The Best Man
As much as I’ve enjoyed Kristan Higgins’ novels, I’ve always been somewhat disappointed by her heroes, finding them too insecure, or willfully obtuse, or remote – until now. The hero of The Best Man is the best man so far, making this latest novel her most enjoyable effort yet.
Faith Holland believes that her hometown nemesis, Levi Cooper, is the reason that she was left at the altar by Levi’s best friend, Jeremy. After all, Levi was there during the entire courtship, knew there was a problem, and never said a word until the wedding. Humiliated in front of everyone she knew, Faith moved away to make a life far away from Jeremy.
Years later Faith is so traumatized from her romantic experiences that before she dates, she spies (both cyber and binocular type) on her prospects. In a hilarious opening to the book, she accepts a date after thoroughly vetting the man, only to have his wife and young son ambush her at the restaurant, while her date saves face by blaming Faith for the whole scenario. Faith is ready to give up on love when a family situation requires that she return home and re-enter the sphere that includes Levi and Jeremy.
As I said in the beginning, Levi is Higgins’ best hero to date. He’s a lot hotter than her normal hero, for one, and for two, his responses make sense to me, which is not always true of Higgins’ heroes. It also seems as if the reader gets to live more inside the hero’s head in this book. Levi’s confusion regarding Faith, his animosity toward her, his contempt, and his attraction are all logical and felt real. His self dialog in regards to Faith changes as he gets to know her, and his road to discovering the real Faith is sweet and often amusing.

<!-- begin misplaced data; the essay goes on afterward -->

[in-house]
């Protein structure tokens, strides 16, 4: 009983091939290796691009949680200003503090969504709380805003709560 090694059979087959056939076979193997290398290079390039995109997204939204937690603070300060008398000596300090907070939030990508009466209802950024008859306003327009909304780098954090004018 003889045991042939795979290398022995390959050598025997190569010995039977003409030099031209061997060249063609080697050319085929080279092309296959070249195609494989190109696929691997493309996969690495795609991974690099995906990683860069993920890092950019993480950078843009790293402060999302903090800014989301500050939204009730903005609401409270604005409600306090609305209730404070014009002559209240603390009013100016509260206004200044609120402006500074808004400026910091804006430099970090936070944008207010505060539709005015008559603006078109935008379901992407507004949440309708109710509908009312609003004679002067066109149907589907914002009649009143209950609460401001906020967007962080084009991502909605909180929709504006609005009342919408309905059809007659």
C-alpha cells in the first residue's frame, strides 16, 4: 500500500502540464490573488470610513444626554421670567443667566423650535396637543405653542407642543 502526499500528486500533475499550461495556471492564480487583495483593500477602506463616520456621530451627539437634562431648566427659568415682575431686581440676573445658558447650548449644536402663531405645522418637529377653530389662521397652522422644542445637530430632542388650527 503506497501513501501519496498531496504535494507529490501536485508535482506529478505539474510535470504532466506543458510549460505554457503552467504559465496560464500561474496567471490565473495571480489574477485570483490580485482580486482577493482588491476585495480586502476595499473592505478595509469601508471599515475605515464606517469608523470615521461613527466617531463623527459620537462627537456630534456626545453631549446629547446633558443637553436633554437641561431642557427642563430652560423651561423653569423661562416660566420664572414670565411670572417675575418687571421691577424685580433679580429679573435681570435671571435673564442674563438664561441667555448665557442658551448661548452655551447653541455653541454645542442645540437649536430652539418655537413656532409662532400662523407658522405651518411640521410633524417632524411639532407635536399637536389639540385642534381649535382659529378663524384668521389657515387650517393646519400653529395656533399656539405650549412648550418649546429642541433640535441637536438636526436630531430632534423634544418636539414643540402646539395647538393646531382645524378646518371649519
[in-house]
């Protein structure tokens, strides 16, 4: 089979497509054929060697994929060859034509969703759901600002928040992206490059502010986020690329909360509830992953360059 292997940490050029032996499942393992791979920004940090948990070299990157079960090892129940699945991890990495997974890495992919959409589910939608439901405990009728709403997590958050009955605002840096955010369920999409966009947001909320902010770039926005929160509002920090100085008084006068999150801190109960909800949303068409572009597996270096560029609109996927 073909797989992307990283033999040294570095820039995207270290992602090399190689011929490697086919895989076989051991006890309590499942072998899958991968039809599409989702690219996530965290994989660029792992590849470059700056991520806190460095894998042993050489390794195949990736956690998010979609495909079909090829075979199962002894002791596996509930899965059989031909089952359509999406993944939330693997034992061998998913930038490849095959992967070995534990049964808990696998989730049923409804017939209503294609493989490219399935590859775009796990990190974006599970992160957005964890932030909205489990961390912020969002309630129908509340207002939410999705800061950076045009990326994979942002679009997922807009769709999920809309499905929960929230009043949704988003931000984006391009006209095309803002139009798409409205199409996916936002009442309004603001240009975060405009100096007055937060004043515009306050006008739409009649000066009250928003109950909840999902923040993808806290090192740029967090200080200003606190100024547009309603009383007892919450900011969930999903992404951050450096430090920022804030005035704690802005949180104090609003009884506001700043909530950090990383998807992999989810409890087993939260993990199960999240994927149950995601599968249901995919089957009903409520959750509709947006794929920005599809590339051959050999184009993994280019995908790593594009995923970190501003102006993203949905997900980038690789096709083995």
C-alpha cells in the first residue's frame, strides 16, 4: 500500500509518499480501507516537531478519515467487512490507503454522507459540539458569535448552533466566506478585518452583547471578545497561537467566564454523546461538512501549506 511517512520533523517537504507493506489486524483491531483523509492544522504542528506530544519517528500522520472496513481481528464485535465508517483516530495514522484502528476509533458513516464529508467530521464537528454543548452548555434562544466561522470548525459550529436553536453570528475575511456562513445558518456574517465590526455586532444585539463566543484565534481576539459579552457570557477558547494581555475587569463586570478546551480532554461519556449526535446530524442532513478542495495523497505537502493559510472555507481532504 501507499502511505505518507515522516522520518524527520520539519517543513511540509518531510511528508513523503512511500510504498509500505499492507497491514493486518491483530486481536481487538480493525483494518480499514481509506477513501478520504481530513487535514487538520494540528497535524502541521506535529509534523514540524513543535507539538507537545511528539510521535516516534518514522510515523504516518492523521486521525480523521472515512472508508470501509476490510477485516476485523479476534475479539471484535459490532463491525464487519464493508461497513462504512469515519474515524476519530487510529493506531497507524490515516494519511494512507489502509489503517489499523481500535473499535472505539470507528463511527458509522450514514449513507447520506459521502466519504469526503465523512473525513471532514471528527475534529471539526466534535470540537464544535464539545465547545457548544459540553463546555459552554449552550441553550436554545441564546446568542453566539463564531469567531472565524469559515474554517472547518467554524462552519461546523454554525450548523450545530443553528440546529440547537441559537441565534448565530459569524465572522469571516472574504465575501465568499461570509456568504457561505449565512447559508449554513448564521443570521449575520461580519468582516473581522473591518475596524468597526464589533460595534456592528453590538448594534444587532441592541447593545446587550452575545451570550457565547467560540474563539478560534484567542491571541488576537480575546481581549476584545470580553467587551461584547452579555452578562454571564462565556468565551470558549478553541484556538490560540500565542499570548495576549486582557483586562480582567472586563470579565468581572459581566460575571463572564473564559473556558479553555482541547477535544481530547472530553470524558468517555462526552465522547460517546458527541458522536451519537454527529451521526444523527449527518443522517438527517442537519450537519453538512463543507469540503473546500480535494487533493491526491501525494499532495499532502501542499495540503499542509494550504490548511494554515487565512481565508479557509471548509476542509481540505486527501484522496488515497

The rest of the cast is typical Higgins fare. The heroine is smart and plucky, devoted to family and pets. Faith differs from the norm in that she’s more damaged than the heroines of previous books by this author. That damage causes everyone, including her own family, to misunderstand Faith, which leads to some difficult self discovery for her and some great entertainment for readers. The secondary characters are zany, sympathetic, annoying, and hilarious by turns, but all are well fleshed and add to the story.
I don’t know anyone who reads contemporary romance that says they don’t enjoy Kristan Higgins. There is too much to like. The writing is excellent, the plot is inventive, the characters are fascinating and the conclusion is always satisfying. All of this is true of The Best Man, except this time you have Levi as a bonus. What’s not to like?